Andre Ward deserves his belts, but do the belts deserve Andre Ward?
One of boxing’s biggest problems in gaining tracking with mainstream sports fans is the ridiculous state of its divisional champions. If one asked who the heavyweight champion is today, any number of names could accurately be returned, depending solely on which particular boxing rankings and championship organization one referenced at the time.
In short, these alphabet boxing organizations, the WBC, IBF, WBA and WBO, are killing boxing. So too are their little cousins, the minor alphabet groups (like the IBO and WBF) whose goal seems only to help further muddle the championship water.
It’s not really the fighter’s fault, but being complicit in such an absurdly terrible system does nothing to further the interests of the sport. Here are the most terrible divisional title claims, ranked by the following criteria: the titleholder’s overall ability, the status of legitimate inter-divisional competition and the situational shenanigans of the applicable sanctioning body that helped them grab (or keep) their title.
The curious case of Alexander Povetkin’s claim to heavyweight supremacy is quite easy to solve. Povetkin isn’t either of the Klitschko brothers, and he’s done just about everything in his power to avoid getting in the ring with either one of them.
Instead, the undefeated big fellow has fought the likes of Cedric Boswell and Nicolai Firtha. After blasting no-hoper Andrzej Wawrzyk earlier this month, Povetkin is supposedly ready to face Wladimir Klitschko October 5 in Moscow.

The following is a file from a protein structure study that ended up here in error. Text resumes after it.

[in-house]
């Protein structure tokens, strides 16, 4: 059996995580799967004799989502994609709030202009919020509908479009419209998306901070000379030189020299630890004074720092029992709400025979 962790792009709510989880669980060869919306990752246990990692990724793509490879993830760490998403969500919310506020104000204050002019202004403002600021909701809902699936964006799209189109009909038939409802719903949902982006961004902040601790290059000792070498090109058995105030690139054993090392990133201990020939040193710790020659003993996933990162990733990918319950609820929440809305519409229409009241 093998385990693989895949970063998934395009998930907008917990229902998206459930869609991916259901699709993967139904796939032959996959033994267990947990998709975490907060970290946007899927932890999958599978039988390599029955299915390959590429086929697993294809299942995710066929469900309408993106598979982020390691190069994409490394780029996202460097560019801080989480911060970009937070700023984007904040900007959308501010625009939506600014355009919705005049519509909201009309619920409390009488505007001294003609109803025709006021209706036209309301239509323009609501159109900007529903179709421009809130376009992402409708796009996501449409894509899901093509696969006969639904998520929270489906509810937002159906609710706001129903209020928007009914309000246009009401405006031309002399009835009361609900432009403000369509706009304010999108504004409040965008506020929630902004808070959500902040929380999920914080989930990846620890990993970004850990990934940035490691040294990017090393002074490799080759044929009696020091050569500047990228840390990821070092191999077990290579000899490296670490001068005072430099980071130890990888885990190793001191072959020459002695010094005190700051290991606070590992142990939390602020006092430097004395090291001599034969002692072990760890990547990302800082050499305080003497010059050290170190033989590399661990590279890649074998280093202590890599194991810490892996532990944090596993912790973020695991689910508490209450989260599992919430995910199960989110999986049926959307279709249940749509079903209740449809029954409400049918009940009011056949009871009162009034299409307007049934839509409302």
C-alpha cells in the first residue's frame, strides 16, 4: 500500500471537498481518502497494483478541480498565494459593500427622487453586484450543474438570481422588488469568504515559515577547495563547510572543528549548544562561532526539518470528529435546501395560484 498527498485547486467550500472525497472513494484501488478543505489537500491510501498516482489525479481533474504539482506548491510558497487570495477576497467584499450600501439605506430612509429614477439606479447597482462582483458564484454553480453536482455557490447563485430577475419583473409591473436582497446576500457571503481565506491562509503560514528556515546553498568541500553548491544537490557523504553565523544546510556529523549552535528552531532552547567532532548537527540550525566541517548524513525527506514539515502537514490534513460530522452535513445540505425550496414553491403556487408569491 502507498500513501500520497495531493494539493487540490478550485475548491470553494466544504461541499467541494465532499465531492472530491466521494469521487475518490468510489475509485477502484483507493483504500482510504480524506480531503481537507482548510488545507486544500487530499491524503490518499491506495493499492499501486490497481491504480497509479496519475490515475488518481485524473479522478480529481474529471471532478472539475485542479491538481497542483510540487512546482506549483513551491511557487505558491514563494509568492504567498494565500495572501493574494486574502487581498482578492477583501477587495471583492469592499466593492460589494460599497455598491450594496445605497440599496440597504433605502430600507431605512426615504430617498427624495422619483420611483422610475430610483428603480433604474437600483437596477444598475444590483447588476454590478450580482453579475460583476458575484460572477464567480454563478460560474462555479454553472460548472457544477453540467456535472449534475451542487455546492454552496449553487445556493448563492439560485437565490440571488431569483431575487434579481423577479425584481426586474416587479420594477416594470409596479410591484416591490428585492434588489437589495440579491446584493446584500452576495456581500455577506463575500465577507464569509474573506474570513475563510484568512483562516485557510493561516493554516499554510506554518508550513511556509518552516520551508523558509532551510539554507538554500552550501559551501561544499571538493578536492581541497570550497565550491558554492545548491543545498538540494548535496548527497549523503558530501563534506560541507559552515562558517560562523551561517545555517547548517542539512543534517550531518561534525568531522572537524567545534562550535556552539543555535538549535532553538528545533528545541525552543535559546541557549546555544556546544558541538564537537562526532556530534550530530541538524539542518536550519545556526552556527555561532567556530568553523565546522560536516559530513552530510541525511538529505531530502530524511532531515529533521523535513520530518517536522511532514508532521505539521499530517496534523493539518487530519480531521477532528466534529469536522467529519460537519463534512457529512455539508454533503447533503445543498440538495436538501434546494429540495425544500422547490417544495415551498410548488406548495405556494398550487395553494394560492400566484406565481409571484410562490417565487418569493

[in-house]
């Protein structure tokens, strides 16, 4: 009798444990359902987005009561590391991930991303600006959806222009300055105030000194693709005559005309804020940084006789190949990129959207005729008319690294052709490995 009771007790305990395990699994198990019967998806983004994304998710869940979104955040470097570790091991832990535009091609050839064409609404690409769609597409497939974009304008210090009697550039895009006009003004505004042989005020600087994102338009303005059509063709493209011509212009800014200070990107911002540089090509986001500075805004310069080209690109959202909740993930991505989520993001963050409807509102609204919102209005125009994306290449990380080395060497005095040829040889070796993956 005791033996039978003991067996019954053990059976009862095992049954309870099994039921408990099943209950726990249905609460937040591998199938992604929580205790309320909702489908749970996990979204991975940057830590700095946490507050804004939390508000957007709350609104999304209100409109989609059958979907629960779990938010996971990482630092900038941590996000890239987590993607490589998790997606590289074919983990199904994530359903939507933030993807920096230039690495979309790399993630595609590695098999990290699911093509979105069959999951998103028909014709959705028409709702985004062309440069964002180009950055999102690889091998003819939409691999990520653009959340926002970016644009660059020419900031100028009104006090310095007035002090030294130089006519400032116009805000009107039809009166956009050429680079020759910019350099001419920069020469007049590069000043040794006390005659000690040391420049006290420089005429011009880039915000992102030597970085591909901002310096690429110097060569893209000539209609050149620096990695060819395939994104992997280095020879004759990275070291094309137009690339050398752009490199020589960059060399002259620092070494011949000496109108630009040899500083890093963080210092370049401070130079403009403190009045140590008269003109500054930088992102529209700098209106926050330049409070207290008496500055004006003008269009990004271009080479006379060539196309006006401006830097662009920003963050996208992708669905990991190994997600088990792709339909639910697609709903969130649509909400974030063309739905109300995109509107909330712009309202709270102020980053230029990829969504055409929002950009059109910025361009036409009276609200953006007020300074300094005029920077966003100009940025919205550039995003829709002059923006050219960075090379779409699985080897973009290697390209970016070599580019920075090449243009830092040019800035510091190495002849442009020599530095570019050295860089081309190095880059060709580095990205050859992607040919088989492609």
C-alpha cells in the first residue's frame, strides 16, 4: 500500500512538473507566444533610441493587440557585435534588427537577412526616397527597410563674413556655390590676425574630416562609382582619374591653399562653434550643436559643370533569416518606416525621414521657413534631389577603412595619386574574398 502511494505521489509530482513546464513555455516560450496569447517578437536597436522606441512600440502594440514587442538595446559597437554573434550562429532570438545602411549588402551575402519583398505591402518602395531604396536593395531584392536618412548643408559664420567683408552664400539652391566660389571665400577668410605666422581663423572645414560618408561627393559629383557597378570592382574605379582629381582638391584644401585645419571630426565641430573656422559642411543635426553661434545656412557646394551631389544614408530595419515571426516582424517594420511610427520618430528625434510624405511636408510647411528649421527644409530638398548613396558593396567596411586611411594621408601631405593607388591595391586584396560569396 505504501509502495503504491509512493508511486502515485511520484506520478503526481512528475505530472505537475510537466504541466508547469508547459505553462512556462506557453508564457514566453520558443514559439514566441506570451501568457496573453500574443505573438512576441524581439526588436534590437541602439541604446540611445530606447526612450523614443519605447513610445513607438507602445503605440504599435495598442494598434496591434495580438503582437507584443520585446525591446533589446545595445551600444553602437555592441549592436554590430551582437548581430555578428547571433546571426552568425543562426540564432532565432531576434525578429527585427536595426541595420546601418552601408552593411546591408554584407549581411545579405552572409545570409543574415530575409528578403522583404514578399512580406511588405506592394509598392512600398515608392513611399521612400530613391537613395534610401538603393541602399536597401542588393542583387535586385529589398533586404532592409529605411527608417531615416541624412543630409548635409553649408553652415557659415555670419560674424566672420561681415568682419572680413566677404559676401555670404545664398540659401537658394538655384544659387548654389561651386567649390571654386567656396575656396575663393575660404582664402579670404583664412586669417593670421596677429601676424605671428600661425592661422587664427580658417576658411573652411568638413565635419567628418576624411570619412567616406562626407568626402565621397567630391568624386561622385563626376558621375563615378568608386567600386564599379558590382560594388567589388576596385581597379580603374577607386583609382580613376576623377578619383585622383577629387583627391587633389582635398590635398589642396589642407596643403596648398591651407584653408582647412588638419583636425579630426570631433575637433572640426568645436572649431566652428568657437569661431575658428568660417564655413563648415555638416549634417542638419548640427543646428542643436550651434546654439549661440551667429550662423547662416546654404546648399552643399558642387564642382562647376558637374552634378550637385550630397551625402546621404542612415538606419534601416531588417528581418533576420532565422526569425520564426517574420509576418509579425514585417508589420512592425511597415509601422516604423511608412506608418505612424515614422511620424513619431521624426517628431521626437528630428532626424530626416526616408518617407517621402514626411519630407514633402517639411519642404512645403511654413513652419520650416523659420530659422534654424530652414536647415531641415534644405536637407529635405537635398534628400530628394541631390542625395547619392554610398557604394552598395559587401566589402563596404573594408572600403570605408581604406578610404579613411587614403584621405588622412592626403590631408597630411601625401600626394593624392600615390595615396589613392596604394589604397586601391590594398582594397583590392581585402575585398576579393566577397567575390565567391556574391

Paulie's a good fighter, but he's not the best at welterweight.
Paulie Malignaggi has had a tremendous career. He’s fought some of the very best fighters of his generation, including Miguel Cotto and Ricky Hatton, and he’s faced a consistently high level of opposition.
Moreover, Malignaggi absolutely deserved his win over Vyacheslav Senchenko last year. What he didn’t deserve, though, was a title belt for it. Malignaggi eked past Pablo Cesar Cano last fall, proving once again how little his claim as the best in the welterweight world really does mean.
Peterson (right) didn't look like a champ against Matthysse.
Lamont Peterson is a really good fighter. He’s had solid wins against Amir Khan and Kendall Holt, and he absolutely earned his IBF title belt. Unfortunately, Peterson just got shellacked by fellow junior welterweight Lucas Matthysse.
Because of alphabet belt shenanigans, the contracted weight for the fight was a pound over the limit, so the IBF and WBC could avoid unification. It’s dumb, and it hurts the sport. Regardless, any claim Peterson had to being 140-pound champ was pummeled out of him by Matthysse.
WBA light heavyweight titlist Beibut Shumenov lifted Gabriel Campillo’s belt in probably the biggest robbery of 2010. Instead of giving Campillo a rematch, Shumenov has milked his relationship with the WBA to gobble up wins over a slew of has-beens and also-rans.